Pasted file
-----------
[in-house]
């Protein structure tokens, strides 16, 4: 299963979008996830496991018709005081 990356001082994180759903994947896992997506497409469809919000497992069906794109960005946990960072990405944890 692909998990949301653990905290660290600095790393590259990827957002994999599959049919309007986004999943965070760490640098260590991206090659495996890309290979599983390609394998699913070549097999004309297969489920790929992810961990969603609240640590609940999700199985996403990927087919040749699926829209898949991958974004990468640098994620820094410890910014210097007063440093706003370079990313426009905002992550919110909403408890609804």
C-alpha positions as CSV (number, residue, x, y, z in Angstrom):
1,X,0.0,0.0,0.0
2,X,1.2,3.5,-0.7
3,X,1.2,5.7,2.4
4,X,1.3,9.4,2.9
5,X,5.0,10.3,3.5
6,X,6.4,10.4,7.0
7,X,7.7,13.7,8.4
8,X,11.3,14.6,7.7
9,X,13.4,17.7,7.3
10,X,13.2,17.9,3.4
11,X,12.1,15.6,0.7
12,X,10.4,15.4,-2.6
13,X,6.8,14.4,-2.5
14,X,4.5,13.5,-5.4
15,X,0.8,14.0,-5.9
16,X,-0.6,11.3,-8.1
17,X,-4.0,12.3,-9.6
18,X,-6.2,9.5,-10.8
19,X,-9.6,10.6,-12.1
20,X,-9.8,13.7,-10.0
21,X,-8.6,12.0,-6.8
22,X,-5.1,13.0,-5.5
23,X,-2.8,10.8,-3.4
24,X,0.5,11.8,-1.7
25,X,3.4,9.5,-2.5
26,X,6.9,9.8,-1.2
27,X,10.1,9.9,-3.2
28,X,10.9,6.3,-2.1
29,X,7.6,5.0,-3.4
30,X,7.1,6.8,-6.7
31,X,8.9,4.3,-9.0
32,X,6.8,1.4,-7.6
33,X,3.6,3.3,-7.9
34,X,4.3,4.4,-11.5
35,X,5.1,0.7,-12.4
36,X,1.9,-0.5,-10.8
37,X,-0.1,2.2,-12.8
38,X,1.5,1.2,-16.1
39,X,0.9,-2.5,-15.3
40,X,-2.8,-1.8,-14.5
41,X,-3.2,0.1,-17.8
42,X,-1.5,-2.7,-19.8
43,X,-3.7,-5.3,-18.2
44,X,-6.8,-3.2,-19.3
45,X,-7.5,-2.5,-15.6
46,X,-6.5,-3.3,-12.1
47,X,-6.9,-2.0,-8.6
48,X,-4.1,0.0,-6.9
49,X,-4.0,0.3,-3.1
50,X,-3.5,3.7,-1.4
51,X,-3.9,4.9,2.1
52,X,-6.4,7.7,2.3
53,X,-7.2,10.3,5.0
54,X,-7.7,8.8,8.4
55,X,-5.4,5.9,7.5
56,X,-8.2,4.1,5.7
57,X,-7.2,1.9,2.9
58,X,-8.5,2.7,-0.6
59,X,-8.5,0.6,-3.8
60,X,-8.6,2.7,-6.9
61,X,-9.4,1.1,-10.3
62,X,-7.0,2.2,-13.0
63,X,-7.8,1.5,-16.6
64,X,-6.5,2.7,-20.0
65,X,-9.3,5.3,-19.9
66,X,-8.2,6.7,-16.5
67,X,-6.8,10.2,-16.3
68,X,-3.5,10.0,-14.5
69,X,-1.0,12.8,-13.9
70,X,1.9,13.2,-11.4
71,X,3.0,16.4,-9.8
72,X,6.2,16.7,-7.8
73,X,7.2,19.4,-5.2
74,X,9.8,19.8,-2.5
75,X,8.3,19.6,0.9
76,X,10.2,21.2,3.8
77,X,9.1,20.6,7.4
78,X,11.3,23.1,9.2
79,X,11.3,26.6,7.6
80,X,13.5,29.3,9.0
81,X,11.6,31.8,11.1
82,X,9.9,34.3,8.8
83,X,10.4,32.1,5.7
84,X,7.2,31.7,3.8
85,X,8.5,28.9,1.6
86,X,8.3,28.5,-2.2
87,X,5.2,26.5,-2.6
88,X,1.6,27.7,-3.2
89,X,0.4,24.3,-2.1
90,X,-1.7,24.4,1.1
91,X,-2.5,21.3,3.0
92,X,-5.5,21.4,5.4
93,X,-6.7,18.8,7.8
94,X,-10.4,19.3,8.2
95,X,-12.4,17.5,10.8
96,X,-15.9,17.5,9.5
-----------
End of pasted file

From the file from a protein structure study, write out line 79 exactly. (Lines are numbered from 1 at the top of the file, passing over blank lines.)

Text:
76,X,10.2,21.2,3.8